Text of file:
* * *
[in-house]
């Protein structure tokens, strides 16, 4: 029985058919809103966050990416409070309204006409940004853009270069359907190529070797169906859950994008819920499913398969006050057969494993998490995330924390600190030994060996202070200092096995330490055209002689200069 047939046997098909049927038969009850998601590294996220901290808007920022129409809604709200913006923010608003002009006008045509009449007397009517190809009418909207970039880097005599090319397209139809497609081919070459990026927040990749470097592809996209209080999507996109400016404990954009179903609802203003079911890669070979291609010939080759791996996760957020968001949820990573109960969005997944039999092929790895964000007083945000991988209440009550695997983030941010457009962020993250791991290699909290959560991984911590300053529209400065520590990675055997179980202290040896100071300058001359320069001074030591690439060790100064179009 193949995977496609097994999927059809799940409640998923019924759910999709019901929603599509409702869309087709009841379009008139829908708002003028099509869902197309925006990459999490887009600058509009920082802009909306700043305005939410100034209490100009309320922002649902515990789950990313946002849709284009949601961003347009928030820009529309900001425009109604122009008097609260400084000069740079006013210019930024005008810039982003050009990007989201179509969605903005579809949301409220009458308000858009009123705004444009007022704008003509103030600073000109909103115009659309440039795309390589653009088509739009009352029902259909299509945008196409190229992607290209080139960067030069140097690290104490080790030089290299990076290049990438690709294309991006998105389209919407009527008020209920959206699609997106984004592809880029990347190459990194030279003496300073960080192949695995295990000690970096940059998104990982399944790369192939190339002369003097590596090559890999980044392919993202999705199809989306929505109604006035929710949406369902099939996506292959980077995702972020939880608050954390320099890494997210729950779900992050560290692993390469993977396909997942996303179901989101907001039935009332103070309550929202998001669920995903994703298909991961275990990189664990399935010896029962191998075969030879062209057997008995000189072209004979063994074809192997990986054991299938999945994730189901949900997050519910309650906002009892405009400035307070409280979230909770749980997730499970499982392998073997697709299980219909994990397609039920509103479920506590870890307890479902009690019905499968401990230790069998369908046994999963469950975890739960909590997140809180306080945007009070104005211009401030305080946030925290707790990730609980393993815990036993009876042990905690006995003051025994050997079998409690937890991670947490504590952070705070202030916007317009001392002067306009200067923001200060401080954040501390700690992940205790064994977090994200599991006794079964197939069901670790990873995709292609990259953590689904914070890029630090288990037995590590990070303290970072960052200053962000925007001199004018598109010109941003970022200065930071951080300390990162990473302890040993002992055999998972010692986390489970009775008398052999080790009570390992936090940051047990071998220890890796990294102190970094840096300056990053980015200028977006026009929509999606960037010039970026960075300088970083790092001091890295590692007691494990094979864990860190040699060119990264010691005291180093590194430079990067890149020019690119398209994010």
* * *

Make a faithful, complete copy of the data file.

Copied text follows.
[in-house]
């Protein structure tokens, strides 16, 4: 029985058919809103966050990416409070309204006409940004853009270069359907190529070797169906859950994008819920499913398969006050057969494993998490995330924390600190030994060996202070200092096995330490055209002689200069 047939046997098909049927038969009850998601590294996220901290808007920022129409809604709200913006923010608003002009006008045509009449007397009517190809009418909207970039880097005599090319397209139809497609081919070459990026927040990749470097592809996209209080999507996109400016404990954009179903609802203003079911890669070979291609010939080759791996996760957020968001949820990573109960969005997944039999092929790895964000007083945000991988209440009550695997983030941010457009962020993250791991290699909290959560991984911590300053529209400065520590990675055997179980202290040896100071300058001359320069001074030591690439060790100064179009 193949995977496609097994999927059809799940409640998923019924759910999709019901929603599509409702869309087709009841379009008139829908708002003028099509869902197309925006990459999490887009600058509009920082802009909306700043305005939410100034209490100009309320922002649902515990789950990313946002849709284009949601961003347009928030820009529309900001425009109604122009008097609260400084000069740079006013210019930024005008810039982003050009990007989201179509969605903005579809949301409220009458308000858009009123705004444009007022704008003509103030600073000109909103115009659309440039795309390589653009088509739009009352029902259909299509945008196409190229992607290209080139960067030069140097690290104490080790030089290299990076290049990438690709294309991006998105389209919407009527008020209920959206699609997106984004592809880029990347190459990194030279003496300073960080192949695995295990000690970096940059998104990982399944790369192939190339002369003097590596090559890999980044392919993202999705199809989306929505109604006035929710949406369902099939996506292959980077995702972020939880608050954390320099890494997210729950779900992050560290692993390469993977396909997942996303179901989101907001039935009332103070309550929202998001669920995903994703298909991961275990990189664990399935010896029962191998075969030879062209057997008995000189072209004979063994074809192997990986054991299938999945994730189901949900997050519910309650906002009892405009400035307070409280979230909770749980997730499970499982392998073997697709299980219909994990397609039920509103479920506590870890307890479902009690019905499968401990230790069998369908046994999963469950975890739960909590997140809180306080945007009070104005211009401030305080946030925290707790990730609980393993815990036993009876042990905690006995003051025994050997079998409690937890991670947490504590952070705070202030916007317009001392002067306009200067923001200060401080954040501390700690992940205790064994977090994200599991006794079964197939069901670790990873995709292609990259953590689904914070890029630090288990037995590590990070303290970072960052200053962000925007001199004018598109010109941003970022200065930071951080300390990162990473302890040993002992055999998972010692986390489970009775008398052999080790009570390992936090940051047990071998220890890796990294102190970094840096300056990053980015200028977006026009929509999606960037010039970026960075300088970083790092001091890295590692007691494990094979864990860190040699060119990264010691005291180093590194430079990067890149020019690119398209994010």